The thousands of kilometers of golden beaches - particularly along the Indian Ocean coast, has led to a strong aquatic sports beach culture in South Africa. Lifesaving was always a part of any English 19th century aquatic carnival, and once Australians established the surf lifesaving club at Bondi in 1907, surf swimming became part of the swimming scene in South Africa. The tidal pools played an important role in early recreational swimming, as the Indian Ocean surf was usually rather dangerous for casual swimmers.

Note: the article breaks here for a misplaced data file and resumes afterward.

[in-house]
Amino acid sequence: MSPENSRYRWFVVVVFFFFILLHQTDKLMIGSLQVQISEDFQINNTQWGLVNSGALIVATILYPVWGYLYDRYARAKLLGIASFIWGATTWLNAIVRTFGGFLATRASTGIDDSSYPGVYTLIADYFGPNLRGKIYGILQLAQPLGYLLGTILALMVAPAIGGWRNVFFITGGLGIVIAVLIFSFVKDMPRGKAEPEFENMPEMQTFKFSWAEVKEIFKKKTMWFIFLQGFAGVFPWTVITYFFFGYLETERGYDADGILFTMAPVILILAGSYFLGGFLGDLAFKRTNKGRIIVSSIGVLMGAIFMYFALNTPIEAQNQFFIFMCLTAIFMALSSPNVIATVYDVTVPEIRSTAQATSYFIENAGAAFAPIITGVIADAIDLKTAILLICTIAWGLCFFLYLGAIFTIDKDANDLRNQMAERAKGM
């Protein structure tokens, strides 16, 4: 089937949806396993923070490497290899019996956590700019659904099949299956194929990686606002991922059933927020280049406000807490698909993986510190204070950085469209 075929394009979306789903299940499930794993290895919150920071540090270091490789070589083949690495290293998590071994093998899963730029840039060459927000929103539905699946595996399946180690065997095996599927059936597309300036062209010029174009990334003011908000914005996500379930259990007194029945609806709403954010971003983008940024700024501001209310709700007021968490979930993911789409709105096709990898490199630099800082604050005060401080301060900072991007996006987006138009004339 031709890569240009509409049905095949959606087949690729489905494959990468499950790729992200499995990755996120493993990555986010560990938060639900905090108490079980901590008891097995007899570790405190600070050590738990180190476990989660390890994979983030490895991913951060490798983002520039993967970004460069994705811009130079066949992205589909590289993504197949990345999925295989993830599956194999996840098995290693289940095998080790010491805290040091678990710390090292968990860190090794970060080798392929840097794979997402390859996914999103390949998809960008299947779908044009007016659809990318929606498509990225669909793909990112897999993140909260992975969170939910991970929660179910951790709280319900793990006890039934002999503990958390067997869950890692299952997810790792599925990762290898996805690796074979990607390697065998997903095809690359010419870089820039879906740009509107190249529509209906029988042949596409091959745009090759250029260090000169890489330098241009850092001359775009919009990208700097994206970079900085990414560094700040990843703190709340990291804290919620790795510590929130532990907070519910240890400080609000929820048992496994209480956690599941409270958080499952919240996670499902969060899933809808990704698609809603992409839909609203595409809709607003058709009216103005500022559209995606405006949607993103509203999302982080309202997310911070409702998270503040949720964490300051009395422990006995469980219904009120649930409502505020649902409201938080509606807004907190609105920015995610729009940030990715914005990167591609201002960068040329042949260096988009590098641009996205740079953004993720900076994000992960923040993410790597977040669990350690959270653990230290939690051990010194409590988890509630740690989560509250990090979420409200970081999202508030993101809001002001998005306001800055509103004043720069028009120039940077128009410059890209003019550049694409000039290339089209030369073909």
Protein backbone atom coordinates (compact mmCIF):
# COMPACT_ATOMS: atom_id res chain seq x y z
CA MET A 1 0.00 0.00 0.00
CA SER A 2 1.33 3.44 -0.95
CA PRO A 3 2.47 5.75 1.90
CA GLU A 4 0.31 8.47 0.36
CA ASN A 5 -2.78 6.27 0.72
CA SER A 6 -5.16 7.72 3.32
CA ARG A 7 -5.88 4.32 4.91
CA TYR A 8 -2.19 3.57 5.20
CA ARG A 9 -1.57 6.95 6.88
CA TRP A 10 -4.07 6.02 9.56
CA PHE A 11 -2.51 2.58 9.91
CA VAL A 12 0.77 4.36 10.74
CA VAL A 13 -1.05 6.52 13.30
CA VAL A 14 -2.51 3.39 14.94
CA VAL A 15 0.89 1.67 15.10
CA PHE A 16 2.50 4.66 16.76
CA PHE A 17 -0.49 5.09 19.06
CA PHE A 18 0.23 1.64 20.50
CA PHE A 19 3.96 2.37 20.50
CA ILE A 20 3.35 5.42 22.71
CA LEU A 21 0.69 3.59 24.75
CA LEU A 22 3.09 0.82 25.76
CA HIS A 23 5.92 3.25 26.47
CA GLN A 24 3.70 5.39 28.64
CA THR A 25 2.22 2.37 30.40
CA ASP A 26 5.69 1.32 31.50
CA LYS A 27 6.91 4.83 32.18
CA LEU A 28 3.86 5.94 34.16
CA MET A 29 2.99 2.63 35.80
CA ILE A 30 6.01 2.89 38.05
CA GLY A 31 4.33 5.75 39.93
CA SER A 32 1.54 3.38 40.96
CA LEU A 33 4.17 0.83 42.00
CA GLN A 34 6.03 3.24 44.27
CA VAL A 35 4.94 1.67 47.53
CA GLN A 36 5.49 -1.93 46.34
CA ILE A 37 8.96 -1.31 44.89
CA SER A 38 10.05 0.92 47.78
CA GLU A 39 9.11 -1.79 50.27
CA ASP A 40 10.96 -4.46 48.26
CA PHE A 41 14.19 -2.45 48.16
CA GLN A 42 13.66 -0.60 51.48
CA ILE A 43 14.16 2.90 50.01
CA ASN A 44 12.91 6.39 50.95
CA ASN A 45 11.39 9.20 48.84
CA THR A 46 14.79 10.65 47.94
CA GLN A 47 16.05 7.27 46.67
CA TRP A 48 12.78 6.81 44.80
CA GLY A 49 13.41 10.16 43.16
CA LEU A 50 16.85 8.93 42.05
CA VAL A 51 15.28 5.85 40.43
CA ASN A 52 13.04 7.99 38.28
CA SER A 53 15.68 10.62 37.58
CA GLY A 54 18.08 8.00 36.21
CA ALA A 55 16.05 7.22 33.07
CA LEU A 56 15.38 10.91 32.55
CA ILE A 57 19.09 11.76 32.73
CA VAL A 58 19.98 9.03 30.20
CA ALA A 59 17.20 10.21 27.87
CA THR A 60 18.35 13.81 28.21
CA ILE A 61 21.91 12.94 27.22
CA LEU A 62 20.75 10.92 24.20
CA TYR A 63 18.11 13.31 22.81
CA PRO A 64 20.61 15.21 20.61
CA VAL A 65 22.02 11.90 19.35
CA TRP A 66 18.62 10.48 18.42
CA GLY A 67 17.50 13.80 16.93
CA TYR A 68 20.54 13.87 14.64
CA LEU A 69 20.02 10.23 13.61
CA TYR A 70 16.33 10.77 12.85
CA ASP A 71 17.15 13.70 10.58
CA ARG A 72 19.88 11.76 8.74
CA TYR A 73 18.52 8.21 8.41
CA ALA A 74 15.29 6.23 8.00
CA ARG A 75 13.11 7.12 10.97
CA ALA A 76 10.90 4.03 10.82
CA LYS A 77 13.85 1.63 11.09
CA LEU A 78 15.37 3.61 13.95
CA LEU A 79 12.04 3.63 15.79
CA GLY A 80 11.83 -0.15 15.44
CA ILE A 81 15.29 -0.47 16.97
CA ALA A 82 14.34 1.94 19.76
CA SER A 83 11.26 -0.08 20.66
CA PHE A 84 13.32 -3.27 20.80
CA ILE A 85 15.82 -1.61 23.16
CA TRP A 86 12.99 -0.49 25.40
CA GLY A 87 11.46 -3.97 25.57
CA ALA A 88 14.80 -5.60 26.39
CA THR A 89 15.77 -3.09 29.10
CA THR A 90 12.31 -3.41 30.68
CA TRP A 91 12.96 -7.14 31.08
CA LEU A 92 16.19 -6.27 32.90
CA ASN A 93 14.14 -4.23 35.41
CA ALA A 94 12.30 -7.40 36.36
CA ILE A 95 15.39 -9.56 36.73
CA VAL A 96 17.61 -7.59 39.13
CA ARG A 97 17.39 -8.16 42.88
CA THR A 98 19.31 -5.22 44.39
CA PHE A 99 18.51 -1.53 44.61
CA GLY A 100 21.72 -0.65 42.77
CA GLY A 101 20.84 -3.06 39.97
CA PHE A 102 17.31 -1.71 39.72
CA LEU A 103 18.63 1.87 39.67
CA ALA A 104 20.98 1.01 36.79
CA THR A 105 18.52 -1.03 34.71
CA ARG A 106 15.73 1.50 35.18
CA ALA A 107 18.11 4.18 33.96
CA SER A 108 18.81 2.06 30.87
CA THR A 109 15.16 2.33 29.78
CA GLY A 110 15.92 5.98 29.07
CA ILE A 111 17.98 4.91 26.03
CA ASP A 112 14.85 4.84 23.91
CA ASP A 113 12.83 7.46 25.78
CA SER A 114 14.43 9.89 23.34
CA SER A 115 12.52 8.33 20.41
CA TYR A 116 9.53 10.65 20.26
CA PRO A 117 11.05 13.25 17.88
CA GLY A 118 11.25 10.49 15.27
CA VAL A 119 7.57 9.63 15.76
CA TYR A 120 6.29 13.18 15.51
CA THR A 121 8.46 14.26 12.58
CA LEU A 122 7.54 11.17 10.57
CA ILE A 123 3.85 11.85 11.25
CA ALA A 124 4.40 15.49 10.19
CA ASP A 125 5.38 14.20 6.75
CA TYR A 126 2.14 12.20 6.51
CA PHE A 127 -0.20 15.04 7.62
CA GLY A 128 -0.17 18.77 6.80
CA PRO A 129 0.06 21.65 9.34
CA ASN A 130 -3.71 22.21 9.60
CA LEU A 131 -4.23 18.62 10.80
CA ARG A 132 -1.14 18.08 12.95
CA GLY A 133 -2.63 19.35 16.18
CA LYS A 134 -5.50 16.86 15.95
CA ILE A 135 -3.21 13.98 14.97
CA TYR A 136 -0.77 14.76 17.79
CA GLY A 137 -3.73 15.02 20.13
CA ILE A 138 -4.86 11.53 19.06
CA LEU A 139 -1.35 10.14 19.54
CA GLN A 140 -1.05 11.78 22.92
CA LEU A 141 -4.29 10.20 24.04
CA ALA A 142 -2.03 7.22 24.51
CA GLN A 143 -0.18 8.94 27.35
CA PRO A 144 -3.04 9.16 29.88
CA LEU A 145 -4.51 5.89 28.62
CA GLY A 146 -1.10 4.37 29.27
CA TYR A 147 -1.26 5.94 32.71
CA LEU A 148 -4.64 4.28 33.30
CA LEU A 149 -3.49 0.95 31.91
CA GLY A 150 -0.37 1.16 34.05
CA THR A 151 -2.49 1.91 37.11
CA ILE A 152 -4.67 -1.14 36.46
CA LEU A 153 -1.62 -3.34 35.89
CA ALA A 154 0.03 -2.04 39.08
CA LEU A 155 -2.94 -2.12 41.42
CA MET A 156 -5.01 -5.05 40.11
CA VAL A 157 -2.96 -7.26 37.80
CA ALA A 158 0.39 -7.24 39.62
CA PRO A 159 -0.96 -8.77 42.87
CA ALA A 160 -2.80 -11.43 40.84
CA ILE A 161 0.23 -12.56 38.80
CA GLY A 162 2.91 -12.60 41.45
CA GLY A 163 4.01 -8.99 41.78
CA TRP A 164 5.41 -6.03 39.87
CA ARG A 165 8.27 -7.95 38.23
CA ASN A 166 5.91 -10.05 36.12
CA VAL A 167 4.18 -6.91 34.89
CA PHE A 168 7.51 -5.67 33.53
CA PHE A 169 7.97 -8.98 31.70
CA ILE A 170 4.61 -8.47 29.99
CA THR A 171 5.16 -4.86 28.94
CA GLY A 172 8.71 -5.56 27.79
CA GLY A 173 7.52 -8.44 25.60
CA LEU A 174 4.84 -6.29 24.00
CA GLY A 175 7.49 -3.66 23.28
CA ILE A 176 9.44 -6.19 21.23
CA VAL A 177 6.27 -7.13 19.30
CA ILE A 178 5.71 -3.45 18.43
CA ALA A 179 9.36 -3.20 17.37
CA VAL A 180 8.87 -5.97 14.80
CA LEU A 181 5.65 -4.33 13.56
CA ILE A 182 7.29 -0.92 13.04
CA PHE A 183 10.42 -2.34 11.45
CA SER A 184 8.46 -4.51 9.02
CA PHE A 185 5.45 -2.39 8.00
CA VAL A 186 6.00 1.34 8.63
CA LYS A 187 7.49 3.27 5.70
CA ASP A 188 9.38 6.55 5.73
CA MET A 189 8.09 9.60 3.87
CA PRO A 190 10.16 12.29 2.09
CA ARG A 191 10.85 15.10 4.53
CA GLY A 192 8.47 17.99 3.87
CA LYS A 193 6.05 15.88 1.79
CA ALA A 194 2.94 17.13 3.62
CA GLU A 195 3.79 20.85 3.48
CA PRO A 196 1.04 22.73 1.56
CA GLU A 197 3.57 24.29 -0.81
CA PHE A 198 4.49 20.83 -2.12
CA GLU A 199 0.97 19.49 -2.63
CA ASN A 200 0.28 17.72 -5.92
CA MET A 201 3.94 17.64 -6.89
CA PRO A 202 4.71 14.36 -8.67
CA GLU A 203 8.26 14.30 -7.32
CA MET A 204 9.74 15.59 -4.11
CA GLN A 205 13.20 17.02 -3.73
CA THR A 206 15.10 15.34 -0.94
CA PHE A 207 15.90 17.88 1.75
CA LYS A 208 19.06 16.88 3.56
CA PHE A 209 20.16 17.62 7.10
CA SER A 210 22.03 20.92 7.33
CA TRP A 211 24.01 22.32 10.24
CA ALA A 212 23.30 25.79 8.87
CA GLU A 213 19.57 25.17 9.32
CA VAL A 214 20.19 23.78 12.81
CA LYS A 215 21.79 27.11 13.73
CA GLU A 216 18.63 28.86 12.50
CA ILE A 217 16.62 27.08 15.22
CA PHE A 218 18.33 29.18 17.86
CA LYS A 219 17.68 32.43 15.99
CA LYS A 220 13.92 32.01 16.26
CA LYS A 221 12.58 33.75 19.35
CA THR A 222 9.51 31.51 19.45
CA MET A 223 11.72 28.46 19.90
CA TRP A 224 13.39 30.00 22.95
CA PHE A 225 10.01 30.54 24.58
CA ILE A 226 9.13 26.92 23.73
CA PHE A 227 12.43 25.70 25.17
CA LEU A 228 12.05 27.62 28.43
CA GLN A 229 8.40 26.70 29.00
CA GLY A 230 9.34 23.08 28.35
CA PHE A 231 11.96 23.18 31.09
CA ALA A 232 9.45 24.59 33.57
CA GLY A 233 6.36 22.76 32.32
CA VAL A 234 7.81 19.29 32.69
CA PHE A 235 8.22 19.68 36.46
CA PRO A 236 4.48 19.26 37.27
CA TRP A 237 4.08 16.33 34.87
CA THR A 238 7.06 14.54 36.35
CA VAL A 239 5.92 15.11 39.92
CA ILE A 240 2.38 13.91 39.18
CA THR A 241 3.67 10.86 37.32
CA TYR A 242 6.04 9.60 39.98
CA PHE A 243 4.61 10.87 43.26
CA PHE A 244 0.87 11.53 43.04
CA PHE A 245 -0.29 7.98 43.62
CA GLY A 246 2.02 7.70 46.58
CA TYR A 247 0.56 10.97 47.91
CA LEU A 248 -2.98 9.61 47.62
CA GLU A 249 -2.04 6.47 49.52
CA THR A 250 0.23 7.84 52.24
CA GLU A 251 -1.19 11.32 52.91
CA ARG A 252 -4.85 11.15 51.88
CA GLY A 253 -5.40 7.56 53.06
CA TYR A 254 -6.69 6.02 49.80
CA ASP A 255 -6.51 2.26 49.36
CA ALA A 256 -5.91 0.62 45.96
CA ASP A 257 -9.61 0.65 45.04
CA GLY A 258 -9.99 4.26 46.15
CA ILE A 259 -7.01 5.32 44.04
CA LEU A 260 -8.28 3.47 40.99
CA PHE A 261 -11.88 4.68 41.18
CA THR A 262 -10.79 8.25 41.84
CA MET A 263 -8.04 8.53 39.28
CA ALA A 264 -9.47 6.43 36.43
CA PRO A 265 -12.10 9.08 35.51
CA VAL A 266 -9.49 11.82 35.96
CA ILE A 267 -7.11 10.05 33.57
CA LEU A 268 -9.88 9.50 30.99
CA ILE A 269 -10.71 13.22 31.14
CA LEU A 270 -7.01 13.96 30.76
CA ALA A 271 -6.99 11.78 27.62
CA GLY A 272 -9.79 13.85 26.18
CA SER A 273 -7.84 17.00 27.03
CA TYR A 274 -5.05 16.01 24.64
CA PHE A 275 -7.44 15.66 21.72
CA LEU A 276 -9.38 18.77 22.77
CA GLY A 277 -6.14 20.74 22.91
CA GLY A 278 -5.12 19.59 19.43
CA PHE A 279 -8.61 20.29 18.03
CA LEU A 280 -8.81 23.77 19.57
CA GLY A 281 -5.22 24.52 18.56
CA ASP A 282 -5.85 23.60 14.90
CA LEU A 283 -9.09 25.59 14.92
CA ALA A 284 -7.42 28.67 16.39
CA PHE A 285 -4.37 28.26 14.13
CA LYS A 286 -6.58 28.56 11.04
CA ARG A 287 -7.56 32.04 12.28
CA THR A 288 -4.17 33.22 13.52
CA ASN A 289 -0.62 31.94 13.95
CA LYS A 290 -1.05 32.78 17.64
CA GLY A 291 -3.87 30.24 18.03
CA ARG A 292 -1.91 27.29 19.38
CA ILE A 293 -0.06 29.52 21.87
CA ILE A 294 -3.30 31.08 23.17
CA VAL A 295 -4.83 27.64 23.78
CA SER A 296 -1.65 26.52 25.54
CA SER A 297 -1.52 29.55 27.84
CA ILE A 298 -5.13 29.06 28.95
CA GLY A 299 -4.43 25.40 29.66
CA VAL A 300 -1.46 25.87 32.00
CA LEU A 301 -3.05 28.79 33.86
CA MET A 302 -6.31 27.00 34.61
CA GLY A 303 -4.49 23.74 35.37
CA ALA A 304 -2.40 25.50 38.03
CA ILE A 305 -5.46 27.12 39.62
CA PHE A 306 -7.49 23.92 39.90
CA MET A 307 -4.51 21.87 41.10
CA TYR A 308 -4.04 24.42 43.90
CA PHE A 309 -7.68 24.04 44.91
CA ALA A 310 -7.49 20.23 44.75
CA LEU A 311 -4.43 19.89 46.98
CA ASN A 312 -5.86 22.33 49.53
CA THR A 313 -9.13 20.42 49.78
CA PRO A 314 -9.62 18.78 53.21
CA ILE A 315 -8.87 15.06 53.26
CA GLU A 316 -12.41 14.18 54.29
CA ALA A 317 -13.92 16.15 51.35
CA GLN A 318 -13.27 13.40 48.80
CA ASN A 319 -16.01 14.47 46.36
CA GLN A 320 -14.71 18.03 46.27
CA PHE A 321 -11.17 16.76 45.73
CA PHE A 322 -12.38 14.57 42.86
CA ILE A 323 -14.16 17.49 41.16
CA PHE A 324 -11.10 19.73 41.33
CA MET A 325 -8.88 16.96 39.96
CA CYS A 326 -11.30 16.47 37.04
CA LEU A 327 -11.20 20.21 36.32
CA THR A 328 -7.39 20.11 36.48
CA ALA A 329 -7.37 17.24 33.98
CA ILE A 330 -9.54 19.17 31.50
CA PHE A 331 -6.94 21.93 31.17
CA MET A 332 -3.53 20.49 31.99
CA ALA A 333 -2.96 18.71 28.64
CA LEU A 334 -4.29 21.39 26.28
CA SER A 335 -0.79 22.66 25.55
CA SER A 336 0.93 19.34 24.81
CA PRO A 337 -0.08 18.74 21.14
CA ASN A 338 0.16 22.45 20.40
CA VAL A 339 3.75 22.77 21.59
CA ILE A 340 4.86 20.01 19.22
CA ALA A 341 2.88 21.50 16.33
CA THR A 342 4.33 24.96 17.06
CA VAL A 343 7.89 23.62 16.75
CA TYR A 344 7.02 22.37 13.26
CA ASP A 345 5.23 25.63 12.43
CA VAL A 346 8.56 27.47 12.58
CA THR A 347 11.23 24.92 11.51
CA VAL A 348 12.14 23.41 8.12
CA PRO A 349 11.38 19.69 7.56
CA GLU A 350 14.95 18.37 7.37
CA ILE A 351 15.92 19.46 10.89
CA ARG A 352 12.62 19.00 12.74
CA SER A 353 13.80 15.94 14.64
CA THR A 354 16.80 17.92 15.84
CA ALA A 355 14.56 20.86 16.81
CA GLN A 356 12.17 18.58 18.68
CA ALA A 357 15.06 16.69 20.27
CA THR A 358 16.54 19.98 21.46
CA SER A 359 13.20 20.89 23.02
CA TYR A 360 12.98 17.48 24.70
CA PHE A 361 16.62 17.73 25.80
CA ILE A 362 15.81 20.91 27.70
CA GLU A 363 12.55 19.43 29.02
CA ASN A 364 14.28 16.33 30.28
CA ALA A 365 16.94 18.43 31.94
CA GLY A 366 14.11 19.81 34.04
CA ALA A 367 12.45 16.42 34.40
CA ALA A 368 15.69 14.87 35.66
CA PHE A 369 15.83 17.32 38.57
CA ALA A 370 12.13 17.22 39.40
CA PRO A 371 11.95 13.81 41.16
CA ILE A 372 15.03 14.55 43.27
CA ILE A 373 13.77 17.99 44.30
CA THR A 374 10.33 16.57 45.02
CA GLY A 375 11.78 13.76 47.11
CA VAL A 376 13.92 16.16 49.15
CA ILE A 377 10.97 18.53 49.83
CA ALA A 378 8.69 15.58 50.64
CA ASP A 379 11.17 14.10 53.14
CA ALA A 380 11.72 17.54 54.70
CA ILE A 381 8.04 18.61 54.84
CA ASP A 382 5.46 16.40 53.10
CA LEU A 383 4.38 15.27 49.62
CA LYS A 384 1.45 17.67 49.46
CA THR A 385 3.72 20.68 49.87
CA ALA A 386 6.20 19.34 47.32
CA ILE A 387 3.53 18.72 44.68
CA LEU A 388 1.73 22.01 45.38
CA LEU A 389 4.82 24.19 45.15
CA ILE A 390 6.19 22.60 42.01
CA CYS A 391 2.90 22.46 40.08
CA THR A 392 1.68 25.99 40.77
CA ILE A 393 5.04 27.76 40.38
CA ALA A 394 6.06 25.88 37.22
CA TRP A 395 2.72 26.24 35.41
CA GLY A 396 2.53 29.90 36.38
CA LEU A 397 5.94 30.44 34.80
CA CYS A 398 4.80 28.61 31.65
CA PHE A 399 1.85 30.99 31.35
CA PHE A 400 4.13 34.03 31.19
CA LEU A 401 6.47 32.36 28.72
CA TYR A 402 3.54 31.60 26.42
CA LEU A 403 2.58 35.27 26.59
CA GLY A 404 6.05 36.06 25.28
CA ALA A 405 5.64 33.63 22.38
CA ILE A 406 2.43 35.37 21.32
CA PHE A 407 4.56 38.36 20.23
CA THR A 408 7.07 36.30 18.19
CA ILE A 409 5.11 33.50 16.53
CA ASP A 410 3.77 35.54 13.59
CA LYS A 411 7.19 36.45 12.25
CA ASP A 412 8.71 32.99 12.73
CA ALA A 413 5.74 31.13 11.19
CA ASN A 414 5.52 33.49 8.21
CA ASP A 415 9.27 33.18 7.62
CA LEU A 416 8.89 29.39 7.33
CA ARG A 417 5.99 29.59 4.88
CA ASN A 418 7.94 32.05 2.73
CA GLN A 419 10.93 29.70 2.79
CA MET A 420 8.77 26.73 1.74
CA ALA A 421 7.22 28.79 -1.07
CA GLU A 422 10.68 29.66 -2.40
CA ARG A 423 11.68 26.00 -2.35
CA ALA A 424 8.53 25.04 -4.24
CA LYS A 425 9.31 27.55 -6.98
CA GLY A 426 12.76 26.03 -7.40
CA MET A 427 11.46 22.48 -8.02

The Orange River, and its tributary the Vaal Rivier, are the only major rivers within South Africa, with the Limpopo River on the border with Botswana and Zimbabwe. Intrepid swimmers like Mercedes Gleitz came from England and pioneered long distace swimming along some of the rivers.
Below are British soldiers playing water polo in the Mooirivier during the Boer War.
Dams have been built to compensate for the lack of sufficient rainfall in the country, and these are also used for aquatic sports. Today there a many open water races held in these spaces, as the Olympic 10km open water event has created a lot of interest in such races.